Cardiac Injury Biomarkers and the Risk of Death in Patients with COVID-19: A Systematic Review and Meta-Analysis

Link to article at PubMed

Cardiol Res Pract. 2021 Mar 18;2021:9363569. doi: 10.1155/2021/9363569. eCollection 2021.

ABSTRACT

BACKGROUND: Cardiac complications may develop in a proportion of patients with the novel coronavirus disease (COVID-19), which may influence their prognosis.

OBJECTIVES: To assess the role of cardiac injury biomarkers measured on admission and during hospitalization as risk factors for subsequent death in COVID-19 patients.

METHODS: A systematic review and meta-analysis was carried out involving cohort studies that compared the levels of cardiac injury biomarkers in surviving and dead COVID-19 patients. Cardiac injury is defined as an elevation of the definitive markers (cardiac troponin (cTnI and cTnT) and N-terminal pro-B-type natriuretic peptide (NT-proBNP)) above the 99th percentile upper reference limit. Secondary markers included creatine kinase-myocardial bound (CK-MB), myoglobin, interleukin-6 (IL-6), and C-reactive protein (CRP). The risk of death and the differences in marker concentrations were analyzed using risk ratios (RRs) and standardized mean differences (SMDs), respectively.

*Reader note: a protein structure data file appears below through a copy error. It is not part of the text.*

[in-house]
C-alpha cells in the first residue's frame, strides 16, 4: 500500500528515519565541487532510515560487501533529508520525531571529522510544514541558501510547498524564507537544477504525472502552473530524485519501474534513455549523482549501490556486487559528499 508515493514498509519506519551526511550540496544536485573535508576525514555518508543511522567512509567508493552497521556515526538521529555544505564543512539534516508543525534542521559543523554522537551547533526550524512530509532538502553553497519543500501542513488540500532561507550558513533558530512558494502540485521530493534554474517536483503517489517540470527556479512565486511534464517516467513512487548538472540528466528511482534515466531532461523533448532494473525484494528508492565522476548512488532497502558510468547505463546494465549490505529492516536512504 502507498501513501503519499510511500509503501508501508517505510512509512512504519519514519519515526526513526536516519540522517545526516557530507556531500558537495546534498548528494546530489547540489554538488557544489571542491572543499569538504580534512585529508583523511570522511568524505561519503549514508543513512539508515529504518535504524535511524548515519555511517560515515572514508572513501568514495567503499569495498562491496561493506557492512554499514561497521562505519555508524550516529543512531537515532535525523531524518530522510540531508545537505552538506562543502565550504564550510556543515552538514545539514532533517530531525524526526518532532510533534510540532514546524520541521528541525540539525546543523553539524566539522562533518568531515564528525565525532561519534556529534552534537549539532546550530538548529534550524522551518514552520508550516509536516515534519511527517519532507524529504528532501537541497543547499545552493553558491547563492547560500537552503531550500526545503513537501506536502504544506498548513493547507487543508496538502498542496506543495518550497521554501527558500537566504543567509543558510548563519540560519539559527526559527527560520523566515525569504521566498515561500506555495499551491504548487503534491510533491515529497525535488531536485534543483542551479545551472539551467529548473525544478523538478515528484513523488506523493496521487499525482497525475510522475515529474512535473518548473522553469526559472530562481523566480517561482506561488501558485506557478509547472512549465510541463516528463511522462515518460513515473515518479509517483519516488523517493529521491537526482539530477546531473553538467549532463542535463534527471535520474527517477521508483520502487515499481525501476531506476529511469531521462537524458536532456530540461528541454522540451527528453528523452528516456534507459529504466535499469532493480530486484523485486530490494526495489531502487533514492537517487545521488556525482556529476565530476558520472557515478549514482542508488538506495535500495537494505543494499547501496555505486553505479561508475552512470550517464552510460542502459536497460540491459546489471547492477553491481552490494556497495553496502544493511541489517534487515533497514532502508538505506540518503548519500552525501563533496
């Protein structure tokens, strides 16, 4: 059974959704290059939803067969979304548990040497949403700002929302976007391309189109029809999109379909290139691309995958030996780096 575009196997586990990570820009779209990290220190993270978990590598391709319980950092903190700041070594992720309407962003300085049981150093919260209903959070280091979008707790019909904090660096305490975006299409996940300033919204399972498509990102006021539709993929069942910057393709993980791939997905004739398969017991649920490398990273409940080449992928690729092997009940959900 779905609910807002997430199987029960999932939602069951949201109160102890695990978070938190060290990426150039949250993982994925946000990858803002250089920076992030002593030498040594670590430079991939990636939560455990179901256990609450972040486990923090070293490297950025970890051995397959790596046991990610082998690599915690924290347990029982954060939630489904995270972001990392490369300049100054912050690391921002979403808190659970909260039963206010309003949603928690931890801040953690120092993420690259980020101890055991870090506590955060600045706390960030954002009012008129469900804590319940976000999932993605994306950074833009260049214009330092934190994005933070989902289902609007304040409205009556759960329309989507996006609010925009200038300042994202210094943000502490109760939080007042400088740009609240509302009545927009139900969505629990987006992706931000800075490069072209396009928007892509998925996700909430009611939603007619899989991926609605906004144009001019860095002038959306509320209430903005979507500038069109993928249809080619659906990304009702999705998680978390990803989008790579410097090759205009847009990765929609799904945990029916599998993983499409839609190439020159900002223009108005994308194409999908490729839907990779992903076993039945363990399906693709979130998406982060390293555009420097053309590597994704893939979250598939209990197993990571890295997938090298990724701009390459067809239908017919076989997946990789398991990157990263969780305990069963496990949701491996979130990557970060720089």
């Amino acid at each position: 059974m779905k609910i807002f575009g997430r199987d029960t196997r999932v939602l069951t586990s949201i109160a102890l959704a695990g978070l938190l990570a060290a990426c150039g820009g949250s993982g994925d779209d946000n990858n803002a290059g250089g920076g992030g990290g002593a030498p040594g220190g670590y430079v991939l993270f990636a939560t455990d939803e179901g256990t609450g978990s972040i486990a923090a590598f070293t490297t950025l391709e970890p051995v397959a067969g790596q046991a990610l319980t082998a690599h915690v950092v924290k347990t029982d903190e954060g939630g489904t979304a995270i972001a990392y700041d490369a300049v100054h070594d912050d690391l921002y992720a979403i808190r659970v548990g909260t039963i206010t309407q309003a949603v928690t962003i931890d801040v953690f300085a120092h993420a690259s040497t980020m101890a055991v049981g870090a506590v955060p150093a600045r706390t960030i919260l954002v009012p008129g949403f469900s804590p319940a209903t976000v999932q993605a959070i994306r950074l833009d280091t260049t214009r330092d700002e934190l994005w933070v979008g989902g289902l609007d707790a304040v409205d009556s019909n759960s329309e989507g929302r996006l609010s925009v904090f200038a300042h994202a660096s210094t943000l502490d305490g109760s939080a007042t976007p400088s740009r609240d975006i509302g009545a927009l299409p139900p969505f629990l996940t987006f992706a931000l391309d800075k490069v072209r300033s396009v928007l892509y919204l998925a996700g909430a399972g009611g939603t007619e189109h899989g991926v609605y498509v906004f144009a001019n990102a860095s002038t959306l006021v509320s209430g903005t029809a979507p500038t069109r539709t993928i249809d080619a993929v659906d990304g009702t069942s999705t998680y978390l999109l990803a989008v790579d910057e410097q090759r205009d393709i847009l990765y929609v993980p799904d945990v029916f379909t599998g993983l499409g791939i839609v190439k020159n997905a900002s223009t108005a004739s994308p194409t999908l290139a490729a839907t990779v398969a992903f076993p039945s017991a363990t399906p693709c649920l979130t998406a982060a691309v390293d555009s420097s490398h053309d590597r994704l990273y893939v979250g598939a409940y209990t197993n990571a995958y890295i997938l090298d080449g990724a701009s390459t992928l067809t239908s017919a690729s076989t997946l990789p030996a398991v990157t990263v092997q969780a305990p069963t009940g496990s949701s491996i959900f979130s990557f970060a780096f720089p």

RESULTS: Nine studies met the inclusion criteria (1799 patients, 53.36% males, 20.62% with cardiac injury). The risk of death was significantly higher in patients with elevated cTn than those with normal biomarker levels (RR = 5.28, P < 0.0001). Compared to survivors, dead patients had higher levels of cTn (SMD = 2.15, P=0.001), IL-6 (SMD = 3.13, P=0.03), hs-CRP (SMD = 2.78, P < 0.0001), and CK-MB (SMD = 0.97, P < 0.0001) on admission and a significant rise of plasma cTnT during hospitalization.

CONCLUSION: COVID-19 patients with elevated cTn on admission, possibly due to immune-mediated myocardial injury, are at increased risk for mortality. This requires further radiographic investigations, close monitoring, and aggressive care to reduce the risk of severe complications and death.

PMID:33815838 | PMC:PMC7977983 | DOI:10.1155/2021/9363569

Leave a Reply

Your email address will not be published.